One of the key elements of a successful employment program for autistic individuals is job coaching. Coaching enhances employment success by ensuring greater job satisfaction, increased productivity, and in the long term, greater employee retention.
It is widely acknowledged that increasing the diversity of workforces leads to positive outcomes. McKinsey’s Diversity Matters report has shown that increased diversity helps win and retain top talent, enhances employee satisfaction, and leads to better decision making, for example. Traditionally, the focus of diversity has been on age, gender and ethnic diversity. Increasingly, we are observing a shift to include the skills and personal characteristics of neurodiverse individuals in this mix, specifically those who are autistic.
Autistic individuals demonstrate skills including, high attention to detail, evidence-based and systemic thinking, enhanced visual perception, honesty and tenacity – skills which often result in ‘out-of-the-box’ ideas.
The key to harnessing the awesome power of the neurodivergent and creating lasting and meaningful organisational change however, is to then build a culture where individuals and teams learn about each other’s differences and strengths, and are provided with opportunities which cater to those unique identities – otherwise known as inclusion.
This requires going beyond job matching, between the requirements of the job and the skills and ability of an autistic individual.
Cultures of inclusion require a proactive and systematic management approach. Organisations which have the most success are those that empower their leaders through training; develop advocacy programs; implement communication strategies; design accommodations; and, change policy as part of their efforts.
The most successful employment programs for autistic individuals also provide:
- on-the-job job coaching
- mentoring for a period of time
- employee training
- ongoing evaluation and problem-solving
- well-being checks
Teaming with an external partner which has expertise in coaching, mentoring and ongoing support of autistic individuals can help.
At its core, coaching is ongoing support to process, internalise and apply the knowledge individuals receive in the workplace. In the case of autistic individuals, a coach builds a safe and supportive space that allows both the individual as well as their team the opportunity to think, discuss, and learn about their motivations that can impact work place behaviour.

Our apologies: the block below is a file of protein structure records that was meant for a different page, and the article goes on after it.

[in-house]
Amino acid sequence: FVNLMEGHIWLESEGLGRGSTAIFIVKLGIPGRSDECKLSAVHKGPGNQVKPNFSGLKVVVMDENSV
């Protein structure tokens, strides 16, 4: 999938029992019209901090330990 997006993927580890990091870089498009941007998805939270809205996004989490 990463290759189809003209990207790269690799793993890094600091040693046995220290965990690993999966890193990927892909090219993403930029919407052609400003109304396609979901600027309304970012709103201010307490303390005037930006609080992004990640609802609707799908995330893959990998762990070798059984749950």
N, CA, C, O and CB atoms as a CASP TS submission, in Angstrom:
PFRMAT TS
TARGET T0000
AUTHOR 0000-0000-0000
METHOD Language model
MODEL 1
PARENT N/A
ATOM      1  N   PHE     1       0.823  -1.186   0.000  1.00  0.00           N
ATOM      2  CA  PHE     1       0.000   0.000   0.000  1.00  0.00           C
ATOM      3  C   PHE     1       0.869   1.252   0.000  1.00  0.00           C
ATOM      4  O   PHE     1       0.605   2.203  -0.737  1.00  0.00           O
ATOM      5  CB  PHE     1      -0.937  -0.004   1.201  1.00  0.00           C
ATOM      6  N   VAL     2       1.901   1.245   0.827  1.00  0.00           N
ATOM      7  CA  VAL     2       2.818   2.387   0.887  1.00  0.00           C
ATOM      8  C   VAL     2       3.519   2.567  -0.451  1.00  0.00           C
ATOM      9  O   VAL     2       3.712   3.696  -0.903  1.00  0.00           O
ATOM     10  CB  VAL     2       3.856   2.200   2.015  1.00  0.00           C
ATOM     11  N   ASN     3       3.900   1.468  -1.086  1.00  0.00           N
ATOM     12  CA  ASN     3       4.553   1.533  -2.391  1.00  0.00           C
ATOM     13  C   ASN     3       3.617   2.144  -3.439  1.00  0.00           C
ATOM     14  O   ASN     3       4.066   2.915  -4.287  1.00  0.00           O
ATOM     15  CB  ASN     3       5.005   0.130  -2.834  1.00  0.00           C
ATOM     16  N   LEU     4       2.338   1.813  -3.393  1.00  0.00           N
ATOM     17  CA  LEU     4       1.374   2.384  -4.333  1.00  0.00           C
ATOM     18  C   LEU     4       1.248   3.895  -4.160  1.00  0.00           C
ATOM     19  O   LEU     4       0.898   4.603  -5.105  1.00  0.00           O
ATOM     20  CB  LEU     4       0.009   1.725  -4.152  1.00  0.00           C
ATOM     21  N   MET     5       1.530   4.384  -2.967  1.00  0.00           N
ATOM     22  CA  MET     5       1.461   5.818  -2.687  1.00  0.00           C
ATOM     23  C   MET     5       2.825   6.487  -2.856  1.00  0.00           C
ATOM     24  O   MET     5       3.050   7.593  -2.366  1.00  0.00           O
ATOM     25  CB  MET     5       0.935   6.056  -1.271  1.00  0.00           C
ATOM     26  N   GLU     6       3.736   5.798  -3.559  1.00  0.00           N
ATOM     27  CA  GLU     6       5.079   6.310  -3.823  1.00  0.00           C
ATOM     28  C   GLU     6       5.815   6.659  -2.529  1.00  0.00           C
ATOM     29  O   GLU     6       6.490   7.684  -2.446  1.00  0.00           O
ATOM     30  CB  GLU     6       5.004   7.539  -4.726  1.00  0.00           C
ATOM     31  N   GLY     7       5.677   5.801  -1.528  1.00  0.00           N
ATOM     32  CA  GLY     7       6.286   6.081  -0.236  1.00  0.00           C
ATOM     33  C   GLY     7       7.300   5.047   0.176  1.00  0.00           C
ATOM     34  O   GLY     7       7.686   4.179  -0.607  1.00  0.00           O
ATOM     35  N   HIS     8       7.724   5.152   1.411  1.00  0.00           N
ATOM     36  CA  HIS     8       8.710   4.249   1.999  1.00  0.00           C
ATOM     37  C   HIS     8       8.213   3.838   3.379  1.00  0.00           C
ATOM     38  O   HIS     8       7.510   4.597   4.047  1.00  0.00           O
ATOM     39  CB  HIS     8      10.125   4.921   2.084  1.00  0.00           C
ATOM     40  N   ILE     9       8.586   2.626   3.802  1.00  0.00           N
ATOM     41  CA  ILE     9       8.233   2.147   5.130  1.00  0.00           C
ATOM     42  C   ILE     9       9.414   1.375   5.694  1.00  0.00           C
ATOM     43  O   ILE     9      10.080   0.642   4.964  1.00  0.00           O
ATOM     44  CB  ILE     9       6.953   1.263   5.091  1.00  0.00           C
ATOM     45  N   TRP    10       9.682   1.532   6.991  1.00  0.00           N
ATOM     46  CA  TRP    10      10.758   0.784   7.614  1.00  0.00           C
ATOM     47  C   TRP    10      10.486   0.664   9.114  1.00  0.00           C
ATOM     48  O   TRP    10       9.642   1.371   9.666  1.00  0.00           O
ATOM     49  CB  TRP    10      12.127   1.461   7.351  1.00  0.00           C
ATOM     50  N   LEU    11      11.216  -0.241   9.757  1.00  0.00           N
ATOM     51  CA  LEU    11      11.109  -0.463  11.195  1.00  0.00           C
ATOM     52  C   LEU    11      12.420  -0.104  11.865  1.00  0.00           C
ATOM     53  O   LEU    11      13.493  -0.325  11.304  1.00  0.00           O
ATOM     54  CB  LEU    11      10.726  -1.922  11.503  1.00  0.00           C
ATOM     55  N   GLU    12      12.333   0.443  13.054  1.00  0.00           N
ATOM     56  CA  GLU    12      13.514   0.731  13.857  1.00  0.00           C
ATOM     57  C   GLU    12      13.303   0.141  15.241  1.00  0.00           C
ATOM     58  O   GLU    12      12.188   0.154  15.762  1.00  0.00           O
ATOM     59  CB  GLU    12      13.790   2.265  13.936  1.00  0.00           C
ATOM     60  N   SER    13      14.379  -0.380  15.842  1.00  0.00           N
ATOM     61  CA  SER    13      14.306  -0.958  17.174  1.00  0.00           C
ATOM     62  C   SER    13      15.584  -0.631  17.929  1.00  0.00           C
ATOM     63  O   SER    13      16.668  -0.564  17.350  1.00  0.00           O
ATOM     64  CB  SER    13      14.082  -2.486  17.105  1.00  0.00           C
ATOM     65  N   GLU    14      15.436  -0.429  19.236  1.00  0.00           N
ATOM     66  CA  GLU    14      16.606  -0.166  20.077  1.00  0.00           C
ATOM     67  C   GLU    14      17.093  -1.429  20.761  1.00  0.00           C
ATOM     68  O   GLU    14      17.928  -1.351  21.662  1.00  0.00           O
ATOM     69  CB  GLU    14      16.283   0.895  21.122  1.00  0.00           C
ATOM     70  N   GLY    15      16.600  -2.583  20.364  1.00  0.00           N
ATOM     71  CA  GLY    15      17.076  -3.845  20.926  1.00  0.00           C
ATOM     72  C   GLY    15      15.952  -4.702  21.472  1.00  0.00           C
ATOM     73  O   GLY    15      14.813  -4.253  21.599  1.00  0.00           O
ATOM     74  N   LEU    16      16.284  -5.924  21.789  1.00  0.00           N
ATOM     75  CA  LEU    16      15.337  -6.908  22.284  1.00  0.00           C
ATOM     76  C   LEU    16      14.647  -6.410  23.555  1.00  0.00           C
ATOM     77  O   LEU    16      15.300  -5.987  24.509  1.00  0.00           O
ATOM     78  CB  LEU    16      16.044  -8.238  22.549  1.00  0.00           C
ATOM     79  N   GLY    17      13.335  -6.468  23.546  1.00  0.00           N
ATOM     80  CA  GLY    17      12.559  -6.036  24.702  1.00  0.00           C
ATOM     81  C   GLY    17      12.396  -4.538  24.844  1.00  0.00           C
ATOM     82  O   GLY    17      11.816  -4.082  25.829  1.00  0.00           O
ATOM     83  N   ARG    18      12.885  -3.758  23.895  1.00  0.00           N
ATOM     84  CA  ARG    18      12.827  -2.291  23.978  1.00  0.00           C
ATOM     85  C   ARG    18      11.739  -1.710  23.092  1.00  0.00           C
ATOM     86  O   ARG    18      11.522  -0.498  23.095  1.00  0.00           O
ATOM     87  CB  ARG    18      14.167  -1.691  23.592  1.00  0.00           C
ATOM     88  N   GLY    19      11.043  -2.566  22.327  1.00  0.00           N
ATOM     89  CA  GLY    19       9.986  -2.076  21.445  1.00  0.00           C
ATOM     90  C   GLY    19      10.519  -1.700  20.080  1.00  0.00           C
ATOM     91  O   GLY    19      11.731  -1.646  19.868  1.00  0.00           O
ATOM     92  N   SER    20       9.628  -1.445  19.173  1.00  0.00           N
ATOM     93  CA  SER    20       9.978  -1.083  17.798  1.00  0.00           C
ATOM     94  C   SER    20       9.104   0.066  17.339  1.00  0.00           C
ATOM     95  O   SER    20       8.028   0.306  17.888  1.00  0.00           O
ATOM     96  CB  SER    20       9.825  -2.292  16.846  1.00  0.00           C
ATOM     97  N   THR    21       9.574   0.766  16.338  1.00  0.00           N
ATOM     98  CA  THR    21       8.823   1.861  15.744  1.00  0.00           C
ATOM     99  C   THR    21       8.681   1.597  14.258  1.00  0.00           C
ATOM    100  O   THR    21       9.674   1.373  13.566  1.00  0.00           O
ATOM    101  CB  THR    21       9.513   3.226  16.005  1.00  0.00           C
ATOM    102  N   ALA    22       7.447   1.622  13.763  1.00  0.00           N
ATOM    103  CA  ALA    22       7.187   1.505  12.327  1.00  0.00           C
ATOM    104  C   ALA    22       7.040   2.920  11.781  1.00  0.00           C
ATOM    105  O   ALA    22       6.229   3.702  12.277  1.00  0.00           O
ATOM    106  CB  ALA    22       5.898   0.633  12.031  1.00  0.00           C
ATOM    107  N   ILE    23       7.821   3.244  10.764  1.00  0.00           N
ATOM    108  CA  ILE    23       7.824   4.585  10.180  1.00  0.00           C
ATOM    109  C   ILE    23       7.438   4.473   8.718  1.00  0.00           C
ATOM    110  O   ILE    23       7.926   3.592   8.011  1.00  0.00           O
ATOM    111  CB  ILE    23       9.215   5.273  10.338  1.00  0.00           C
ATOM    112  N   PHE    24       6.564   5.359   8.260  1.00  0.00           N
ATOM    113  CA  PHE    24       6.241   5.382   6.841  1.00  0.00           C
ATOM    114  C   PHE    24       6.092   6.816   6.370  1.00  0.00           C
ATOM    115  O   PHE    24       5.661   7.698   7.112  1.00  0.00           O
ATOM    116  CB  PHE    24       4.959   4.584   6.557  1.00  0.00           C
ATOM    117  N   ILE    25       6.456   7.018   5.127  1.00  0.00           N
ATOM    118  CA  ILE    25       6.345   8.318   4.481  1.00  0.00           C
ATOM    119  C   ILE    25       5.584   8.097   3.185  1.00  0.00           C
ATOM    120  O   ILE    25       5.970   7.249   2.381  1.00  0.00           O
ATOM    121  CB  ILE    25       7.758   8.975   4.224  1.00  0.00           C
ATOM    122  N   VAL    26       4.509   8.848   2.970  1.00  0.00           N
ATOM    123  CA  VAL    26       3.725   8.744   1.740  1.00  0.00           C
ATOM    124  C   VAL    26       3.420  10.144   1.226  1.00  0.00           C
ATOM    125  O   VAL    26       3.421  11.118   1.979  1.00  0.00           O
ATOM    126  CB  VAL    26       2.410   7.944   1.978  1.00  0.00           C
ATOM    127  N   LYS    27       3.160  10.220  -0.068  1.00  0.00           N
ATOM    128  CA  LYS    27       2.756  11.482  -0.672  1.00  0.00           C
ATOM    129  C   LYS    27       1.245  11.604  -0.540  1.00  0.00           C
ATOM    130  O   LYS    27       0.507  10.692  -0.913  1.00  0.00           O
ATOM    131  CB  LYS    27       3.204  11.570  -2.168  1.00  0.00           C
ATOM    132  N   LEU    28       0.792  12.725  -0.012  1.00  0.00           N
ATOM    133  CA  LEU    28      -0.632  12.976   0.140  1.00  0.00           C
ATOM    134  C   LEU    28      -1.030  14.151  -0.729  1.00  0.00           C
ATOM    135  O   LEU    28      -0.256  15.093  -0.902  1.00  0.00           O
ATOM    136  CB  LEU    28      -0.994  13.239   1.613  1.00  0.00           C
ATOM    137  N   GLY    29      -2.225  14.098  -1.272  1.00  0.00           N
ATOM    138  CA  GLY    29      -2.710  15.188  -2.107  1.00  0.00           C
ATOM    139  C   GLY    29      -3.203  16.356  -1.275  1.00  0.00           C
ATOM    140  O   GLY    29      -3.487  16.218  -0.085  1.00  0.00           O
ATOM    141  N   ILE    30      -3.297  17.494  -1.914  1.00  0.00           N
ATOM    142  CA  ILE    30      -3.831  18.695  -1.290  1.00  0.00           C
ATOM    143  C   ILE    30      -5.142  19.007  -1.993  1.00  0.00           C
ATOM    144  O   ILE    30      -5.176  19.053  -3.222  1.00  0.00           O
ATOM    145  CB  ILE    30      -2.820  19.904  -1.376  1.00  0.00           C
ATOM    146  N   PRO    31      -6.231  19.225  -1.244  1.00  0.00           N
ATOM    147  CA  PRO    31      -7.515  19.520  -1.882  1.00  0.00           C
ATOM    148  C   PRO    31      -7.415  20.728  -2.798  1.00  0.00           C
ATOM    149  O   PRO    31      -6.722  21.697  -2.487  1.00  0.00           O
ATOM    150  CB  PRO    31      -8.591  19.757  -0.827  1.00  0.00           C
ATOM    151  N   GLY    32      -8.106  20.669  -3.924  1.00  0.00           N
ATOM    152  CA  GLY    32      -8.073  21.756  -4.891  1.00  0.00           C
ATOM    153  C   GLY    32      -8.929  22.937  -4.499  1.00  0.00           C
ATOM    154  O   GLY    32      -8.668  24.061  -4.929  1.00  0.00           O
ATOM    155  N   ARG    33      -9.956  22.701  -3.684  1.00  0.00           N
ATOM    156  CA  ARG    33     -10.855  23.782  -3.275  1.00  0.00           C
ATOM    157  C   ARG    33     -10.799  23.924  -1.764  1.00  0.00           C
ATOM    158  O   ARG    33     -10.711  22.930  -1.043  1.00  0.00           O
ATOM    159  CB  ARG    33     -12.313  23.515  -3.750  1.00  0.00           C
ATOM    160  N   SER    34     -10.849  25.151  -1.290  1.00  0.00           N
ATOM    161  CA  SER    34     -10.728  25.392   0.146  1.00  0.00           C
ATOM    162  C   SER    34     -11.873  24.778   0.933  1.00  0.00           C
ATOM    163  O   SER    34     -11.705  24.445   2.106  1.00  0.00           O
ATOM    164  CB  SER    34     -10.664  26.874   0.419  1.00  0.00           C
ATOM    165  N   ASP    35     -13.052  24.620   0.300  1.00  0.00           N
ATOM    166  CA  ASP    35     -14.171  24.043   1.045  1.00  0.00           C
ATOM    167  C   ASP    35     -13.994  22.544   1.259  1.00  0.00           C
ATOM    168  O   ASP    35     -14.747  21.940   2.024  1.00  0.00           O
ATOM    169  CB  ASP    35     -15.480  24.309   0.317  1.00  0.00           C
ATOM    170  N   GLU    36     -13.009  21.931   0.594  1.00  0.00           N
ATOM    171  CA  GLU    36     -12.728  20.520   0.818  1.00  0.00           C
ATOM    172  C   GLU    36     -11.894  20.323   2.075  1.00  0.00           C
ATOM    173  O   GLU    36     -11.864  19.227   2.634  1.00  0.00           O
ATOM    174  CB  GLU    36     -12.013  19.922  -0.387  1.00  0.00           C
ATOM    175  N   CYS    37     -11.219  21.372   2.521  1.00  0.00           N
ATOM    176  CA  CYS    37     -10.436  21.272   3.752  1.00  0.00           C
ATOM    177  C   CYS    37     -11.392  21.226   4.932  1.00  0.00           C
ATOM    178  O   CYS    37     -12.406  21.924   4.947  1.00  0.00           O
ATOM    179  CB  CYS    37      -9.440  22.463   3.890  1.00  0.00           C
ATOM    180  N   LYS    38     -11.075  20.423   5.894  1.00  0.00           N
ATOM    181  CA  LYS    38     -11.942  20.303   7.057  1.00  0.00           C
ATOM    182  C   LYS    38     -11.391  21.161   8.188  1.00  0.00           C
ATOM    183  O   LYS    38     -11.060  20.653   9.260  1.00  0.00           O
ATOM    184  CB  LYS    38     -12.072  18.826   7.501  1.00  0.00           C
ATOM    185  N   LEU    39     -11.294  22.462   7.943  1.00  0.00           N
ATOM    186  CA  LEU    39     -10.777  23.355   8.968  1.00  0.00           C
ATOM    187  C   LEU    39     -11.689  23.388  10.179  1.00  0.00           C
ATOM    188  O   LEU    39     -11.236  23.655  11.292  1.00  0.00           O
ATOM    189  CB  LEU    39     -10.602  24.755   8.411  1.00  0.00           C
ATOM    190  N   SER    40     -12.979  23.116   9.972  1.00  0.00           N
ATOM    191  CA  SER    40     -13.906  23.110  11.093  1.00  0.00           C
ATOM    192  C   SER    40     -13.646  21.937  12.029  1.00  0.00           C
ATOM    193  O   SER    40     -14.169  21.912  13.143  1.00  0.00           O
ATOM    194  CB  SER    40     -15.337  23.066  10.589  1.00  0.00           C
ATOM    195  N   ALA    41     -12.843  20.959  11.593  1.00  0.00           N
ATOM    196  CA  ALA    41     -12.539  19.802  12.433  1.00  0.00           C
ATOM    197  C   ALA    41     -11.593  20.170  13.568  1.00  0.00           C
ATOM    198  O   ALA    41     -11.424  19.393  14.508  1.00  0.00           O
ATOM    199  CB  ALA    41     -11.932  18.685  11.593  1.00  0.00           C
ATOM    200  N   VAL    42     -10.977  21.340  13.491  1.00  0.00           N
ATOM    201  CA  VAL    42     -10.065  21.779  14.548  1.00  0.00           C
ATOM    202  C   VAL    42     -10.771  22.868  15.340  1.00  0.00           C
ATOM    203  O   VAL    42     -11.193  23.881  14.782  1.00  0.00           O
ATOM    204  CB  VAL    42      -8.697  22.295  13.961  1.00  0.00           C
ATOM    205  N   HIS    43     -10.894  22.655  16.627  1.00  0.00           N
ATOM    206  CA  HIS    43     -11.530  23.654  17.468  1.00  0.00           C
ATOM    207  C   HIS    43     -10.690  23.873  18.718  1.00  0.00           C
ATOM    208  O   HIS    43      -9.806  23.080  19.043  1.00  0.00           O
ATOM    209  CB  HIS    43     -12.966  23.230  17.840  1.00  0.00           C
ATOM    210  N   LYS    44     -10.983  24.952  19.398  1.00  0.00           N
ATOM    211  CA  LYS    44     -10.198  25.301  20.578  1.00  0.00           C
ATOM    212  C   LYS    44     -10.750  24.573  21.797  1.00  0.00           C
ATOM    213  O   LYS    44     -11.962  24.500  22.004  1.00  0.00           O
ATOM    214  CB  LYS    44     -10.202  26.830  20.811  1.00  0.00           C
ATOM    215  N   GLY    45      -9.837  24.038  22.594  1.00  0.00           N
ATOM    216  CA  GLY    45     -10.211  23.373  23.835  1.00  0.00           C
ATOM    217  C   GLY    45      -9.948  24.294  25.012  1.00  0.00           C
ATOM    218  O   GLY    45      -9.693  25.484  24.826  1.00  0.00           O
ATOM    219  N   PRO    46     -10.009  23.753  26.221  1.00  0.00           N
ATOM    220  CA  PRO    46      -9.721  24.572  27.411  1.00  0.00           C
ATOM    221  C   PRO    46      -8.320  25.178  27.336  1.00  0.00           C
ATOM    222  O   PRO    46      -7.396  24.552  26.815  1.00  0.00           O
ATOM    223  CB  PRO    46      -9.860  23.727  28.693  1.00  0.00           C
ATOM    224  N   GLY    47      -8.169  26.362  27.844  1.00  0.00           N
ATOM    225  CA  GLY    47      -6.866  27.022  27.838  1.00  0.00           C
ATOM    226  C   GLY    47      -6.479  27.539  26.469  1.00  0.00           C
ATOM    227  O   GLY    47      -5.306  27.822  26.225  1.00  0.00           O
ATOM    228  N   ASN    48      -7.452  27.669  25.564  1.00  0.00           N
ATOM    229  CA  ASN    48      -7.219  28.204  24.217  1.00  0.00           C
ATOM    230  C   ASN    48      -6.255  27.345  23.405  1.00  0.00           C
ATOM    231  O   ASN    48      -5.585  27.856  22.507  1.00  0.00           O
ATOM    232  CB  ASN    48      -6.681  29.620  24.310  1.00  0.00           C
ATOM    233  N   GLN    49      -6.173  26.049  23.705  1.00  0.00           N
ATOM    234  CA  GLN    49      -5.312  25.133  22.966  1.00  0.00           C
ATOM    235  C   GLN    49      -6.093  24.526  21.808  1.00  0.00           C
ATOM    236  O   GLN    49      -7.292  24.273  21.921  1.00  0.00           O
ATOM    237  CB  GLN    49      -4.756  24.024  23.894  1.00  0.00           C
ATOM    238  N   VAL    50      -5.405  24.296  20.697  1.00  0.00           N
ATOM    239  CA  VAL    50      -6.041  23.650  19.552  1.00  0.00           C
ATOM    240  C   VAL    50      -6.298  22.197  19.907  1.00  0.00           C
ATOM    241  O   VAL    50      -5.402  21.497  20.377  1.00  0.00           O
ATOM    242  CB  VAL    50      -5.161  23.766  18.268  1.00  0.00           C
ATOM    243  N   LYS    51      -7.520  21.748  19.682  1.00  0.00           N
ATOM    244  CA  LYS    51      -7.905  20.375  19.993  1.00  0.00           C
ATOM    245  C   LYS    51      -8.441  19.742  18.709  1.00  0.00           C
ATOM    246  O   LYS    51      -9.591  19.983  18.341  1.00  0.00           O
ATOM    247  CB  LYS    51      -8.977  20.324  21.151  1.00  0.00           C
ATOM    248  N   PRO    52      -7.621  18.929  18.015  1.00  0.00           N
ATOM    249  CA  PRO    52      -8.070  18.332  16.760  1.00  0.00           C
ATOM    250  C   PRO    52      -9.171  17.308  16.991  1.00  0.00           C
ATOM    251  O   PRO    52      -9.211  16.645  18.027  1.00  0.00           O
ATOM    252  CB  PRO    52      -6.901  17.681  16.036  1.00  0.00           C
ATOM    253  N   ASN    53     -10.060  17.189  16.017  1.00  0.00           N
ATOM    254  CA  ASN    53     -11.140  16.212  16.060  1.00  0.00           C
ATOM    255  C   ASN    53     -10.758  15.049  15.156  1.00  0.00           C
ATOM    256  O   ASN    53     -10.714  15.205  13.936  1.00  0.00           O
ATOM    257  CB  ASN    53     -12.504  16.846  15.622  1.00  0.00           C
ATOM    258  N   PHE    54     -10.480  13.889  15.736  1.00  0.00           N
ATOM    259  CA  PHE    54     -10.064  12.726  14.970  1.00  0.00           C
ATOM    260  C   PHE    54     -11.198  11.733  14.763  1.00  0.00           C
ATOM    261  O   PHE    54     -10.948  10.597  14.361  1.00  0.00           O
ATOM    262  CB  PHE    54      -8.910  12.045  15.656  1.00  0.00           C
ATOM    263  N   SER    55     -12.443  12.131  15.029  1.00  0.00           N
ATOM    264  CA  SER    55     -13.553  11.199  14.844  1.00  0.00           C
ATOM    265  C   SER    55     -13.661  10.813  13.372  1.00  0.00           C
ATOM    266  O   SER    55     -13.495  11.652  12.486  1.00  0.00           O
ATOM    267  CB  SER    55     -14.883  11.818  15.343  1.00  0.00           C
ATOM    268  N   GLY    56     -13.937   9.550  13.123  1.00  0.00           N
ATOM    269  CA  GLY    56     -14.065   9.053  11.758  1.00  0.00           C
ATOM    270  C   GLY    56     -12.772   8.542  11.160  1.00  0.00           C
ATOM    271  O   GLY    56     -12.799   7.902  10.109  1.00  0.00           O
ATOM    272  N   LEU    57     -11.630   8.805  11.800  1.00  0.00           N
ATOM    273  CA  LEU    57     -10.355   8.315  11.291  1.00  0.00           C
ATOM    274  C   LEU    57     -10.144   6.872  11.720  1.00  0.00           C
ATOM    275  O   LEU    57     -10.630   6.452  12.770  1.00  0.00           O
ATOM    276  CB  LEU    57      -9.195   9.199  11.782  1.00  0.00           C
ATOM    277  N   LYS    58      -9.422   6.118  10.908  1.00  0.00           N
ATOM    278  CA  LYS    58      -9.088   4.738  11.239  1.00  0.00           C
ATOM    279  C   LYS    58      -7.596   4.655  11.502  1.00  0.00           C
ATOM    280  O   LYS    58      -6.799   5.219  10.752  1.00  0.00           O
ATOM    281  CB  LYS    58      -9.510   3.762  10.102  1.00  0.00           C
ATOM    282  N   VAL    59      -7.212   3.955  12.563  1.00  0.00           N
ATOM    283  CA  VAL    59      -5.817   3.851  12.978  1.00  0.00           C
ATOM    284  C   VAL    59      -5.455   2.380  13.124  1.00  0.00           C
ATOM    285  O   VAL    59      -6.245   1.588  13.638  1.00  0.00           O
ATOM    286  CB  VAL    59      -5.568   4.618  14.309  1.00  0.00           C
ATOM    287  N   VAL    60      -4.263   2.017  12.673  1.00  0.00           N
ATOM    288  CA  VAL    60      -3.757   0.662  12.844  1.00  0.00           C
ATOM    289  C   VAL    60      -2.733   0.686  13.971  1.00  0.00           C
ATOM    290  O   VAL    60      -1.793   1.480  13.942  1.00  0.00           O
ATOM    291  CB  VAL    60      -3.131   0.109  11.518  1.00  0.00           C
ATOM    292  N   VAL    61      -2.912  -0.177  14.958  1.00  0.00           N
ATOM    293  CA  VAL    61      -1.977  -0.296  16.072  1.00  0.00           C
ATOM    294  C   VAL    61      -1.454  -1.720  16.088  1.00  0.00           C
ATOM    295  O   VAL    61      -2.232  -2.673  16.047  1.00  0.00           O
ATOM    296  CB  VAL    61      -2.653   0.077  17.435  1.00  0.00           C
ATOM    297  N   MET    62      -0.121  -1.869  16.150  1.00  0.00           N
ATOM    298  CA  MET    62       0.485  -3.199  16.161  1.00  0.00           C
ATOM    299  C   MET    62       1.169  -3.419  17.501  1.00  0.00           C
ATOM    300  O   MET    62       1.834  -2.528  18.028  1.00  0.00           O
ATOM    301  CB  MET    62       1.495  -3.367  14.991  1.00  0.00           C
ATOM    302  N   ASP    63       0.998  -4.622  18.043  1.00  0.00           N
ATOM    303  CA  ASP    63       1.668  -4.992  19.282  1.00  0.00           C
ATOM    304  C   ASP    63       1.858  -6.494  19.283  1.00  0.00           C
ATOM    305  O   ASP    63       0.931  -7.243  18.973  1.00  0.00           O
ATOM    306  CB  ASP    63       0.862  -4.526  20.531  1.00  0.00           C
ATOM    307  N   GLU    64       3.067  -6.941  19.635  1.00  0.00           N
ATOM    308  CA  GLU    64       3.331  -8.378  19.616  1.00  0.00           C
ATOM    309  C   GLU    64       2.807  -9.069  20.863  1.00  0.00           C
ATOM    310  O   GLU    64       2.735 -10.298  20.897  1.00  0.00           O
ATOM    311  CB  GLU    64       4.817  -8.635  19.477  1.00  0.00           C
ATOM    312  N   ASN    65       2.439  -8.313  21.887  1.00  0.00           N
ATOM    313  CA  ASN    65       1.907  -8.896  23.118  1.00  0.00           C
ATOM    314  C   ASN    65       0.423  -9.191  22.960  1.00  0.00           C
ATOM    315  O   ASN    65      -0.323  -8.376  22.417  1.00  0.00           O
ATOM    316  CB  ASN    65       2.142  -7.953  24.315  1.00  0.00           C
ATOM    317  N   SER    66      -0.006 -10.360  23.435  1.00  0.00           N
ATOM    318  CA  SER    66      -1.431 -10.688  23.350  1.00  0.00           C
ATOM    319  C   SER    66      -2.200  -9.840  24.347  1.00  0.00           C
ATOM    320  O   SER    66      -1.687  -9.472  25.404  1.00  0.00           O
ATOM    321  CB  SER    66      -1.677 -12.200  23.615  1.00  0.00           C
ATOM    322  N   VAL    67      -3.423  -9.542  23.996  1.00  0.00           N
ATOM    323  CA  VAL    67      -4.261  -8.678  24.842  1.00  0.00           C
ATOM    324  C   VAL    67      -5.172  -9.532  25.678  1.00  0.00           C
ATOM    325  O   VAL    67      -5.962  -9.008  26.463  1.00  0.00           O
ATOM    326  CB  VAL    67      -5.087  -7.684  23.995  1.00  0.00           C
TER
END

Coaching is often combined with activities which encourage employees to engage in ways that foster inclusiveness. It is by trying new approaches and receiving feedback, employees learn more effective ways to manage themselves in new environments.
Examples of companies who’ve implemented such programs for autistic staff, include SAP, which set up two ‘support circles’ for their neurodivergent employees. One for work and one for their personal life. The work ‘circle’ includes a team manager, buddy and external coach.
In working together coaching enhances employment success by ensuring greater job satisfaction, higher employment satisfaction and confidence, increased productivity, and in the longer term, greater employee retention.
At Xceptional, we have observed and measured how coaching helps autistic individuals and organisations to reach their potential.
The data collated from Xceptional’s monthly satisfaction survey, which measures the wellbeing of all placed candidates, indicates individuals who feel supported in their jobs have better relationships with their managers, high job satisfaction (8.6/10 in 2020), feel positive about opportunities for growth and development and feel good about their work environments.
As a result of these success stories, we always recommend coaching to our clients when placing candidates.
If you are looking for your next career, or would like to talk to the Xceptional team about coaching, please email email@example.com or visit the Jobseekers page.